The line between what makes a violent incident simple assault or domestic violence is not always clear. But the difference in charges can affect your rights regarding where you live and if you get to see your children.
Under Minnesota law, domestic violence or domestic abuse is defined as any of the following, depending on the relationship between the perpetrator and victim:
- Causing physical harm or fear of imminent harm
- Threatening a violent crime, such as through words or by brandishing a weapon
- Criminal sexual conduct
- Sexual extortion, which is forcing the victim to “comply” with a sex act
- Interfering with an emergency call, such as by preventing the victim from calling 911 or forcibly ending the call
The relationship between the perpetrator and victim is the key. To qualify for a domestic abuse charge, the perpetrator must be a member of the victim’s family or household member. The legal definition of “family or household member” is broader than in everyday life and includes:
- Current and former spouses
- Parents, children and other blood relatives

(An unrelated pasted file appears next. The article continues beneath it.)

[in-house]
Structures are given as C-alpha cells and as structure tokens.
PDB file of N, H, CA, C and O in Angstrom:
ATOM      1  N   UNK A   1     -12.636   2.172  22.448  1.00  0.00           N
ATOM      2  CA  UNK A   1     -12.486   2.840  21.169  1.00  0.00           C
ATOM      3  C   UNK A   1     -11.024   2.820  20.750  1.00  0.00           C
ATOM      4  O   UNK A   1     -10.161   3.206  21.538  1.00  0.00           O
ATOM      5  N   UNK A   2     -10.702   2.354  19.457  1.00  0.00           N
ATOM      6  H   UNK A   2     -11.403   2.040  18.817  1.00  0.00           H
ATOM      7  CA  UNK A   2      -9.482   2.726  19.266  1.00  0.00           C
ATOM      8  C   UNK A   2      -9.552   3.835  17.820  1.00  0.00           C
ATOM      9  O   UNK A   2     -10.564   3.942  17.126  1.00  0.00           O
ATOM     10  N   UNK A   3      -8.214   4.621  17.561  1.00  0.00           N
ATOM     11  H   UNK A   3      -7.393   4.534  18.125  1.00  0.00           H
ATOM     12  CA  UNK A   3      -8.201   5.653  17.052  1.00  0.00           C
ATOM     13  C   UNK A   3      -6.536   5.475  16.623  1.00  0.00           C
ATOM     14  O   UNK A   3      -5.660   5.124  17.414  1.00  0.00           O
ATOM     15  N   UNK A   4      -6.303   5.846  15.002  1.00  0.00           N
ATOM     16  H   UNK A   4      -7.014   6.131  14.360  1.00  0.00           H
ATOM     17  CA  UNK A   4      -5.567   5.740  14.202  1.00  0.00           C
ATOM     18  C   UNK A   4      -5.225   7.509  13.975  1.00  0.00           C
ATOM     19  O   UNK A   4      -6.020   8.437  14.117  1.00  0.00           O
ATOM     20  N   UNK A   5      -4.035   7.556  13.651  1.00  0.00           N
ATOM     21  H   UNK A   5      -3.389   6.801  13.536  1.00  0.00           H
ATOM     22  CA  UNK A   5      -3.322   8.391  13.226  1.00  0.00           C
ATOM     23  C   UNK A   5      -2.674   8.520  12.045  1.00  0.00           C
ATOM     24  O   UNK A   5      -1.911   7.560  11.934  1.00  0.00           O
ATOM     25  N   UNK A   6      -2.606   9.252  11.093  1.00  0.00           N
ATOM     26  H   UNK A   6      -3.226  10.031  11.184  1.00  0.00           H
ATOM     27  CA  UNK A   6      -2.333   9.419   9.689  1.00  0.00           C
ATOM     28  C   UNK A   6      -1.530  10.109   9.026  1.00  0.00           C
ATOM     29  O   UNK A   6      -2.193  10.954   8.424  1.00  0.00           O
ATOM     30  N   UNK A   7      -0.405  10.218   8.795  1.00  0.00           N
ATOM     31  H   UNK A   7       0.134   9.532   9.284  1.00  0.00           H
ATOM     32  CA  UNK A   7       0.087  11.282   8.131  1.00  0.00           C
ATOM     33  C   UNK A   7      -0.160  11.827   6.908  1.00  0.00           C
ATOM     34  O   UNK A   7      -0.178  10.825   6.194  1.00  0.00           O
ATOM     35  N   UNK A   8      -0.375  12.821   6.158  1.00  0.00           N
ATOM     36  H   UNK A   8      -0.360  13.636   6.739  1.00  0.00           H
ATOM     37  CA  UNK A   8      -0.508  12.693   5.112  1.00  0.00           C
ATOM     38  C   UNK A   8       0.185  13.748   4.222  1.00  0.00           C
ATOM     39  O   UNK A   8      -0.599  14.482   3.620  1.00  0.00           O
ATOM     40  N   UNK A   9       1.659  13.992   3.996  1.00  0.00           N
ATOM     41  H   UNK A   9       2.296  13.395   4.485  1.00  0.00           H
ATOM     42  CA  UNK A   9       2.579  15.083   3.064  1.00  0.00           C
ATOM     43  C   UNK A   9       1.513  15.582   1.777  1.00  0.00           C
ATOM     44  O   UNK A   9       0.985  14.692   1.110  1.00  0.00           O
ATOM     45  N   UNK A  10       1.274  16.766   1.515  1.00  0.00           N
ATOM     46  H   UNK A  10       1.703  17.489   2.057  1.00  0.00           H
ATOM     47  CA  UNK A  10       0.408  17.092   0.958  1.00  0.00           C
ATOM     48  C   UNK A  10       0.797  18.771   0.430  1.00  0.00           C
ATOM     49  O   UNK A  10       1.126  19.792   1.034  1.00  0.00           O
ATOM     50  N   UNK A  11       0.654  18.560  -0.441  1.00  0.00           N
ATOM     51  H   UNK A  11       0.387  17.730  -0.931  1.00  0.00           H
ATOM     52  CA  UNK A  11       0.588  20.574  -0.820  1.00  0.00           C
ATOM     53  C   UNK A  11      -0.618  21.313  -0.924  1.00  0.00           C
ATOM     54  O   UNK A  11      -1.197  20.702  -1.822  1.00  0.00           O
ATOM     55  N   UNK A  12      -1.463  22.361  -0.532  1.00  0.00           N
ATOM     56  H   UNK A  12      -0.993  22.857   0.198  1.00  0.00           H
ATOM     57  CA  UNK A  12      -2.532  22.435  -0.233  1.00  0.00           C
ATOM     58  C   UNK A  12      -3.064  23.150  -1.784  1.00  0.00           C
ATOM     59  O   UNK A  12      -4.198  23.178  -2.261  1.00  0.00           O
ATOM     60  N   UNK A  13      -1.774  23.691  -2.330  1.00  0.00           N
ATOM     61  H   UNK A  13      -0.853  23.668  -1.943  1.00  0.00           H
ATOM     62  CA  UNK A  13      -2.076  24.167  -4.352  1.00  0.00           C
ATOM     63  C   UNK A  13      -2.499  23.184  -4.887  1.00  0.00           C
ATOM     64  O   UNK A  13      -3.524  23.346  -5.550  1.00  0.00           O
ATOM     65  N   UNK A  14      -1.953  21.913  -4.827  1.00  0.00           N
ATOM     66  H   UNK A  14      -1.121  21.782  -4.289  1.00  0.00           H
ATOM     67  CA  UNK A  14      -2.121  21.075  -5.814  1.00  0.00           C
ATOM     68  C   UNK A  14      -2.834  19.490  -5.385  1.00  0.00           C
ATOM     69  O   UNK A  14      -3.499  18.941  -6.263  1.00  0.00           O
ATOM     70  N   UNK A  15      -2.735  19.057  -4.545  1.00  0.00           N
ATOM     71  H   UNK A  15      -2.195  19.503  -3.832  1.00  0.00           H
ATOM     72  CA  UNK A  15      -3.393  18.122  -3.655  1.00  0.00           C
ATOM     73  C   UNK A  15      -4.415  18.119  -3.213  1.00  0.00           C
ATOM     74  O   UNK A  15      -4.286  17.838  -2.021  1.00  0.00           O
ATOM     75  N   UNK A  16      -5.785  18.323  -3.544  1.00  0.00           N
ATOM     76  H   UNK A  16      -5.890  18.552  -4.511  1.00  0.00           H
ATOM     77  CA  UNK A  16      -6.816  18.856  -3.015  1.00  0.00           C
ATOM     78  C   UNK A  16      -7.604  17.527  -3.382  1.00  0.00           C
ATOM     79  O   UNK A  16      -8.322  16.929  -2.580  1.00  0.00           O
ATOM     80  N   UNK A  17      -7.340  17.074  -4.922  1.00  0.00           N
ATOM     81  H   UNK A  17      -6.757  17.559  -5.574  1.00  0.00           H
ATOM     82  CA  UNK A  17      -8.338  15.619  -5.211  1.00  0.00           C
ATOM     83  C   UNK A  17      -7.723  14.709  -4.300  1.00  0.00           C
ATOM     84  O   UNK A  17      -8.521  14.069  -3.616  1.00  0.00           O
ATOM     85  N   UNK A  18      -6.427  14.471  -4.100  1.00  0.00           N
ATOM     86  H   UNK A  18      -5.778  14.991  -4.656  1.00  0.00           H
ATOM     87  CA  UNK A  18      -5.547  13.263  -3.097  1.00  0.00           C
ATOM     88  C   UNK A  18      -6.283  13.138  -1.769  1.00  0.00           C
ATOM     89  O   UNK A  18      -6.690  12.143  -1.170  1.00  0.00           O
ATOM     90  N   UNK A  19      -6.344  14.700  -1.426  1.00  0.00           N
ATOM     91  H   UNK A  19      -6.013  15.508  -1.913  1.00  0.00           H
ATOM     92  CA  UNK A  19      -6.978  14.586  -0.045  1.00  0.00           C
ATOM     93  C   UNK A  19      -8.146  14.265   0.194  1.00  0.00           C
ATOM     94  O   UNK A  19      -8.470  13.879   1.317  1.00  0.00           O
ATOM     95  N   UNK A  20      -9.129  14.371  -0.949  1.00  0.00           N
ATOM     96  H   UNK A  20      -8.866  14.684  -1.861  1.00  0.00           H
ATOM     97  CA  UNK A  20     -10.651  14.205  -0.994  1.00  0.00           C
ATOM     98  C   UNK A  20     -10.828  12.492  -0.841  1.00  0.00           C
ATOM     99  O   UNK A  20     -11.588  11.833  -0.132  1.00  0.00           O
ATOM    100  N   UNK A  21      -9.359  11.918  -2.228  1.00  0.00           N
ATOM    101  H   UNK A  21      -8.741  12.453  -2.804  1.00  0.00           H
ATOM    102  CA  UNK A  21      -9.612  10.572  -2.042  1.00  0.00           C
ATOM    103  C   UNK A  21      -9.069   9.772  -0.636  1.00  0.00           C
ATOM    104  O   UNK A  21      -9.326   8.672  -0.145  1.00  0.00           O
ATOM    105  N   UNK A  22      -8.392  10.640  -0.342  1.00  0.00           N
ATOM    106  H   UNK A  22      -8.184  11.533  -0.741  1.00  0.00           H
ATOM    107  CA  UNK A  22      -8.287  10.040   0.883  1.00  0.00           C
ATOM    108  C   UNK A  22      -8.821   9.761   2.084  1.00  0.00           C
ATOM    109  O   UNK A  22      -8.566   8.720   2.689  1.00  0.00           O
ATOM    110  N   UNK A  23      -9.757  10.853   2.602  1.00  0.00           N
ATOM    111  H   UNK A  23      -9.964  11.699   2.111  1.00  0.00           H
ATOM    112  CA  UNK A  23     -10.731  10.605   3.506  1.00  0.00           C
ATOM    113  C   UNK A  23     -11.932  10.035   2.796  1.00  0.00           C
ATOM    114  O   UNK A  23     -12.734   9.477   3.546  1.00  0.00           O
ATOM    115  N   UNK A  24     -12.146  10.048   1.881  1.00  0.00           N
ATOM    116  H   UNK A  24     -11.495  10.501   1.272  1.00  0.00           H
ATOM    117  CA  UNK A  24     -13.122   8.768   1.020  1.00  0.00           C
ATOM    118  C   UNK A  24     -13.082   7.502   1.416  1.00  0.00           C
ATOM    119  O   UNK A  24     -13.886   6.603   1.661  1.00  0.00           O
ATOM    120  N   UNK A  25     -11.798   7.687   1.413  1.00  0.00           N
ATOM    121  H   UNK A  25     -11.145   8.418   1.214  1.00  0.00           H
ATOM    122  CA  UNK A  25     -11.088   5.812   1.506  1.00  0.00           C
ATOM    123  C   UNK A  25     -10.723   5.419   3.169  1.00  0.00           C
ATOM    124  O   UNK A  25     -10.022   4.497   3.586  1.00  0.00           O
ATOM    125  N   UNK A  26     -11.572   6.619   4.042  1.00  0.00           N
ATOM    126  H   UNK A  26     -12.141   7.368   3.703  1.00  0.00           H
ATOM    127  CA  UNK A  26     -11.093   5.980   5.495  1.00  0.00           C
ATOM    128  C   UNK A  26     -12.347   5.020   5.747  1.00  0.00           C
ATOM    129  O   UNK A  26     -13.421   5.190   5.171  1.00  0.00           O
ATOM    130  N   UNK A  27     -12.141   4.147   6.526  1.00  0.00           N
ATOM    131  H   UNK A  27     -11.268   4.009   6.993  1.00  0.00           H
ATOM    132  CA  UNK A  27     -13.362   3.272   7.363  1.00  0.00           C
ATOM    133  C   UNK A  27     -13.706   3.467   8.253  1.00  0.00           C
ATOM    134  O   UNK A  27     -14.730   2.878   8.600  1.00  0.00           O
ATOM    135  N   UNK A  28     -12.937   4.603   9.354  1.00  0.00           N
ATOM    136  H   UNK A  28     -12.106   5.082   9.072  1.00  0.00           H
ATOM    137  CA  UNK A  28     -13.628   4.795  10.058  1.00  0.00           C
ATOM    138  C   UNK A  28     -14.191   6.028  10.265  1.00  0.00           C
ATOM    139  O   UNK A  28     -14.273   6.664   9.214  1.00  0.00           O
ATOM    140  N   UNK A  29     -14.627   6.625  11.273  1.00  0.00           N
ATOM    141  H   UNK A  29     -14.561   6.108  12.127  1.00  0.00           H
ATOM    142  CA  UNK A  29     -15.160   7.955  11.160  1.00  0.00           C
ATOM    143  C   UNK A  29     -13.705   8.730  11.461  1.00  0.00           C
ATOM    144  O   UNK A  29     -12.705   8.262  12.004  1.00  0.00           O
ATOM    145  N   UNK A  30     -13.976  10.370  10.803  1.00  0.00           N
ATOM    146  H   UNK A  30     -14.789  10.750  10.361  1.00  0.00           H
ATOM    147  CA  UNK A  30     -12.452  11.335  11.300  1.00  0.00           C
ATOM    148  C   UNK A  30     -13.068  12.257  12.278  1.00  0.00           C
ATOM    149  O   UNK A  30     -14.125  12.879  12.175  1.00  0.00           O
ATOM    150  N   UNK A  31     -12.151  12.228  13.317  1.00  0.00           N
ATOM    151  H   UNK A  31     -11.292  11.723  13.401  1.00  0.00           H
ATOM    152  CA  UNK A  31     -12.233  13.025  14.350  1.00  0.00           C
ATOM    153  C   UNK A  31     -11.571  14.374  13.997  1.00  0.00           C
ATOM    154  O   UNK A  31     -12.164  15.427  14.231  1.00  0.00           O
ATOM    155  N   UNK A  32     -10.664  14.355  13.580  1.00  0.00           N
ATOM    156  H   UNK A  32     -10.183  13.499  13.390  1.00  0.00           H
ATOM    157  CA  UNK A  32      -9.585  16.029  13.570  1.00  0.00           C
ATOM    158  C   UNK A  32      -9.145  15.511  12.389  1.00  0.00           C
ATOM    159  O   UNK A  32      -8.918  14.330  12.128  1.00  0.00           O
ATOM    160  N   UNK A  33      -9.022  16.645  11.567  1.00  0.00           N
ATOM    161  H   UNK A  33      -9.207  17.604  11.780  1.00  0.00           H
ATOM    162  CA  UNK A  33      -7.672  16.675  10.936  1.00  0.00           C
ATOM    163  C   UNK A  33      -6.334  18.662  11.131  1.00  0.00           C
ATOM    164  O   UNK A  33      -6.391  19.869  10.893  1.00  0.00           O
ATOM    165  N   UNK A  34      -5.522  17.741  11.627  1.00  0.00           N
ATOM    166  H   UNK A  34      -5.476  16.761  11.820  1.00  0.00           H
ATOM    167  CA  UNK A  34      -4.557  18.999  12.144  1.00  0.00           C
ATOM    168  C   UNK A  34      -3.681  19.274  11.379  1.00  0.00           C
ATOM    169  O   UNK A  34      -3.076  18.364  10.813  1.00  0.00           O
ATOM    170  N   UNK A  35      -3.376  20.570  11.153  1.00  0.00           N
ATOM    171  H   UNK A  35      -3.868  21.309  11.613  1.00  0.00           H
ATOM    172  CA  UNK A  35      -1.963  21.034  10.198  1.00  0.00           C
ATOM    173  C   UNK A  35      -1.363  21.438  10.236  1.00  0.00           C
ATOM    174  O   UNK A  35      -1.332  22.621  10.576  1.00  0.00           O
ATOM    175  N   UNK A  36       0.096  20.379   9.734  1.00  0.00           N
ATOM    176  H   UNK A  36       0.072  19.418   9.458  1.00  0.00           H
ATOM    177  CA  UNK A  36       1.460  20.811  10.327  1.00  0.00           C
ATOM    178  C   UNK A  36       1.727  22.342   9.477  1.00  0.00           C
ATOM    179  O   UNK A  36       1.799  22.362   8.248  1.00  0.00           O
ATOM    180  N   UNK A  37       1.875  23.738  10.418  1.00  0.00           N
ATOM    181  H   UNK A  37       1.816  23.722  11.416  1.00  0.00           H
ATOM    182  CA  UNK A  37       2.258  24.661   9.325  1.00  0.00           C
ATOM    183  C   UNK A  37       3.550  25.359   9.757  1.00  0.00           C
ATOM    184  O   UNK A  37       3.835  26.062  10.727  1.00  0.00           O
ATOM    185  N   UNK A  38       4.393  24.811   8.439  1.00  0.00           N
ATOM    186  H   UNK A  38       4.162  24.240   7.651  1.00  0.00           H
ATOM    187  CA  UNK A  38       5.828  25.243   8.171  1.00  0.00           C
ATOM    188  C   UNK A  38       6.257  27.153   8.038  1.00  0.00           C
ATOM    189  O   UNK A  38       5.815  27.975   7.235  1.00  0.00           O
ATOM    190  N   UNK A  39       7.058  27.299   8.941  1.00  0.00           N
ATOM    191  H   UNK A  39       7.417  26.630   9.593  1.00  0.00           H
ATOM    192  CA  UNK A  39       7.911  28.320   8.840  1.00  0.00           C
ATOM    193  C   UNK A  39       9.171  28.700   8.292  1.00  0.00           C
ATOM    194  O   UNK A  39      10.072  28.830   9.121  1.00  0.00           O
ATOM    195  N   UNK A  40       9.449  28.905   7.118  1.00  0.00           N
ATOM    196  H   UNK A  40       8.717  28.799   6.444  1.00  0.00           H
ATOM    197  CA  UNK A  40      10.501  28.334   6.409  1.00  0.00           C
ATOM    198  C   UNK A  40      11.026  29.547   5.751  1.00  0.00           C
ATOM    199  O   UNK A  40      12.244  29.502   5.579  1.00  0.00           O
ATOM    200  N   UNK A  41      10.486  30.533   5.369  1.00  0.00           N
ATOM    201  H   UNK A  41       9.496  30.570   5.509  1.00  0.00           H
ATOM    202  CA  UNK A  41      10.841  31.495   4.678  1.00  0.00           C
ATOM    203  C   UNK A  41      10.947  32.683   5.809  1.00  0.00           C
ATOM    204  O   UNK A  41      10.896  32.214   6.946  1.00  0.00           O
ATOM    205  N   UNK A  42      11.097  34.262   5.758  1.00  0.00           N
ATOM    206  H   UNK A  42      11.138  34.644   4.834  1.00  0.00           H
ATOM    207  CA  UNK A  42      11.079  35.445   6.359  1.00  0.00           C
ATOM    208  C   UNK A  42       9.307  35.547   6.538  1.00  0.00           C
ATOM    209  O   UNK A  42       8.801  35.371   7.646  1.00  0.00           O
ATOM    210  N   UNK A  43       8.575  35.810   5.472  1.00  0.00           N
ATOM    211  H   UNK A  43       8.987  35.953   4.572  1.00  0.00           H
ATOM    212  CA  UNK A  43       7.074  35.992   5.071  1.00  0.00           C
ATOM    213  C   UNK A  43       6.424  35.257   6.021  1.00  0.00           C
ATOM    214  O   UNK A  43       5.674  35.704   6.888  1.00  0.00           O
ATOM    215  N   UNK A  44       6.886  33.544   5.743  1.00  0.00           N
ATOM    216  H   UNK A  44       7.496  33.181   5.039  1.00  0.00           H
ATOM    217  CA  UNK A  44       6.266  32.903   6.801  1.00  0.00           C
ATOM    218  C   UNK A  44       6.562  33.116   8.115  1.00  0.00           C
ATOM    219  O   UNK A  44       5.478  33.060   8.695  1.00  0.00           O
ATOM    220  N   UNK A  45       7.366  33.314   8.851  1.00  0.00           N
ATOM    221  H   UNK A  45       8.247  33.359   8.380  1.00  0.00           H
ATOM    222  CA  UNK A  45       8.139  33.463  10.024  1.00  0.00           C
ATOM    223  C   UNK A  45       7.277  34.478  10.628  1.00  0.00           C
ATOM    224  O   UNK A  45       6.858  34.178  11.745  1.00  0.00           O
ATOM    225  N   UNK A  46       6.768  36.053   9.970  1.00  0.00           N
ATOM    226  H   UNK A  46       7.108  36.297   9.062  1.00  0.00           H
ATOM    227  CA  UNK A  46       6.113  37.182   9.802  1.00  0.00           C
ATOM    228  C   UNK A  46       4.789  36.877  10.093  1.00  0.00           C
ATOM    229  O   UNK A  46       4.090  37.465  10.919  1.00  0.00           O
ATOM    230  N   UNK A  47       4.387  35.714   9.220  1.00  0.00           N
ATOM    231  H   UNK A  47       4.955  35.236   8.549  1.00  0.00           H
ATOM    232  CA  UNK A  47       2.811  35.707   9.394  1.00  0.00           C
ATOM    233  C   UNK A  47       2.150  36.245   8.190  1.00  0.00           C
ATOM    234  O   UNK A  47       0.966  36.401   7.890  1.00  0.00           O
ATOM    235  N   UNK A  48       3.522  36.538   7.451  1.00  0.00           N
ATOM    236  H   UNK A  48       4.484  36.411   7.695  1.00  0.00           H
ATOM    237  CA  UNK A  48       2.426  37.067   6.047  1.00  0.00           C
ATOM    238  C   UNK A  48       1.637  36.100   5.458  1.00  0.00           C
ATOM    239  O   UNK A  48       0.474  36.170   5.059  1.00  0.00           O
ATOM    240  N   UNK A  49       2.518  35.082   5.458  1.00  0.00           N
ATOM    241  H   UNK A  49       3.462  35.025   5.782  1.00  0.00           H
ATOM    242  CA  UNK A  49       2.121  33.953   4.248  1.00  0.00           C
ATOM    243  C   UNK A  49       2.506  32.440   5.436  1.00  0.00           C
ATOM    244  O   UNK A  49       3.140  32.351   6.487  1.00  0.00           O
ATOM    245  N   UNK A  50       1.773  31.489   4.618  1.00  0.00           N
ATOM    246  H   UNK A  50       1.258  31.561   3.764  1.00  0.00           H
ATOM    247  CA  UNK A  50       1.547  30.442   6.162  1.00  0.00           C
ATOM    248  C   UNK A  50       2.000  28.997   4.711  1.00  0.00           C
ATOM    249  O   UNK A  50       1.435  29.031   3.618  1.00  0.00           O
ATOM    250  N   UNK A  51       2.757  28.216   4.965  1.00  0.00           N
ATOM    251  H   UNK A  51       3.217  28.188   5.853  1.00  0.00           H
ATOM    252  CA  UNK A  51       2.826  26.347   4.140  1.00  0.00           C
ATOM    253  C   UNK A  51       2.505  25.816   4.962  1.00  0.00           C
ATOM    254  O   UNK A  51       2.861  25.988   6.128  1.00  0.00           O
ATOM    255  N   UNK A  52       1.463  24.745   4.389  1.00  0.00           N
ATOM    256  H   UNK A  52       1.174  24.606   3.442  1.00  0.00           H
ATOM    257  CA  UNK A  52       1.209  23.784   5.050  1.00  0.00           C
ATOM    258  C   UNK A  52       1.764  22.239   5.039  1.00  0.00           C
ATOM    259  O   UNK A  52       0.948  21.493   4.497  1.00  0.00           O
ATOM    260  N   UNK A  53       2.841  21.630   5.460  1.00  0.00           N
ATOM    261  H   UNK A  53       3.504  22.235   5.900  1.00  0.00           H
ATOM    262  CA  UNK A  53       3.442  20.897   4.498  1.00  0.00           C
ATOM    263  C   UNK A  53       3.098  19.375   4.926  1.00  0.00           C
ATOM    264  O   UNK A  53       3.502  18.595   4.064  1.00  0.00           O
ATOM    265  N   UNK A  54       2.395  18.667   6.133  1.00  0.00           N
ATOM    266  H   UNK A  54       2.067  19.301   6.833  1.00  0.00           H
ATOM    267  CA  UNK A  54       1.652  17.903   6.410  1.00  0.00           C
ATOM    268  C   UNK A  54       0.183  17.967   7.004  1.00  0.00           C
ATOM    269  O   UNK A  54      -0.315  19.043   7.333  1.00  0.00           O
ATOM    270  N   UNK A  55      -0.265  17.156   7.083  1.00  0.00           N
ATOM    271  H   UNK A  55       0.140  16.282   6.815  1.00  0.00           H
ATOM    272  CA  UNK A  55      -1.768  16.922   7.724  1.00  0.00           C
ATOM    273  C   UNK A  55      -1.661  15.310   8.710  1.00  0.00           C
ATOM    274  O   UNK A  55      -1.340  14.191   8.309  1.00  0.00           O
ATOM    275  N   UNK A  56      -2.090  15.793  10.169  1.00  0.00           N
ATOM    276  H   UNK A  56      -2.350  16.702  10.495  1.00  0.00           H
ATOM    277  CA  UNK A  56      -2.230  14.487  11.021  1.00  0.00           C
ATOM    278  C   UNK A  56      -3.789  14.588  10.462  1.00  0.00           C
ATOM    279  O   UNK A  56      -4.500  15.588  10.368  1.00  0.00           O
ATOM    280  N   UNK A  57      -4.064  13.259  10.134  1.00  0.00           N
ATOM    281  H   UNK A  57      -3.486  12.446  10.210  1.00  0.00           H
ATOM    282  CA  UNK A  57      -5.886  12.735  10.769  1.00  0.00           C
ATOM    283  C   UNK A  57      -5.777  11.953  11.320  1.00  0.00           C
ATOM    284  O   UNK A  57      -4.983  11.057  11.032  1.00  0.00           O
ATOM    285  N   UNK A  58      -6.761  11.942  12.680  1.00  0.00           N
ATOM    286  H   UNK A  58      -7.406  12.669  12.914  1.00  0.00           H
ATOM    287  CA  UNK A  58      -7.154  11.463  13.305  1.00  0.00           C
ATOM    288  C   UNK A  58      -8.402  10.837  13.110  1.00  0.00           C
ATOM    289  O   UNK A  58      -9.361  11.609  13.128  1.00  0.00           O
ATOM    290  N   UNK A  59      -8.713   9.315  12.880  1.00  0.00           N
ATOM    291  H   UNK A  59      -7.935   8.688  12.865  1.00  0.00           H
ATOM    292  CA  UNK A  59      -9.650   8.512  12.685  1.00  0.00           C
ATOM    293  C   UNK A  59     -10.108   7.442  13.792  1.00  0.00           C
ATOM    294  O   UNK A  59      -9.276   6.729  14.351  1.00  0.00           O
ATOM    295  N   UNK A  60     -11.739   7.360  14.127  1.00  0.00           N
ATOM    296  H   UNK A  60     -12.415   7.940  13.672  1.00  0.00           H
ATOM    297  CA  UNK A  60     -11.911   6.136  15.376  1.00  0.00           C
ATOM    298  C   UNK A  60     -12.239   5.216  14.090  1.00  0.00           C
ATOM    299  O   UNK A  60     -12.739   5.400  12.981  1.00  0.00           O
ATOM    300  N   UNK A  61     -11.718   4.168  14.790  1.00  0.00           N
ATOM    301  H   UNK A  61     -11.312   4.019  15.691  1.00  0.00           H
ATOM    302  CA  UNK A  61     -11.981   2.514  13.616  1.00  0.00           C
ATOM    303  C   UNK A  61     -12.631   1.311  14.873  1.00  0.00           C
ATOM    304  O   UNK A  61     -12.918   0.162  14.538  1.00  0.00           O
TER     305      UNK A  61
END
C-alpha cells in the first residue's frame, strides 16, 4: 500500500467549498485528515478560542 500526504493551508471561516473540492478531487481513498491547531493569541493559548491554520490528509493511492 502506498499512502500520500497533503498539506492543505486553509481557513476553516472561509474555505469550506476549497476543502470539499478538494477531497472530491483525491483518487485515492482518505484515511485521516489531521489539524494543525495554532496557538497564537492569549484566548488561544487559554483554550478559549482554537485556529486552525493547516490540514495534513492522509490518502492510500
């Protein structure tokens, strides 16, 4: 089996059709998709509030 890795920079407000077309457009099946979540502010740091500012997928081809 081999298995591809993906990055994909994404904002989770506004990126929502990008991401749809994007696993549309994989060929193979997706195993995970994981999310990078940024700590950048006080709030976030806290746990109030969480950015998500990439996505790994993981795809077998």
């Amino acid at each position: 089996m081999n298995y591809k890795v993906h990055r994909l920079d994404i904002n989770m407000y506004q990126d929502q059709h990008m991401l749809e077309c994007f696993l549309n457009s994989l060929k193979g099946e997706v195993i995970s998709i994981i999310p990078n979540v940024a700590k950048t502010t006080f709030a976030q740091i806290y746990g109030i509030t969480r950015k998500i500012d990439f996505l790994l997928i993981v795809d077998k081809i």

- Current and former co-habitants
- Someone you have a child with
- Someone with whom you are expecting a child
- Someone you are in a significant romantic/sexual relationship with or used to have one
For many people, the most important difference between a domestic abuse and assault charge is the order of protection, commonly known as a restraining order. Though obtaining an order of protection is a separate legal process from criminal proceedings, its terms could force you to move out of your home and prevent you from seeing your spouse or children.
With so much at stake, it is critical to contact a defense attorney as soon as possible after a domestic assault arrest.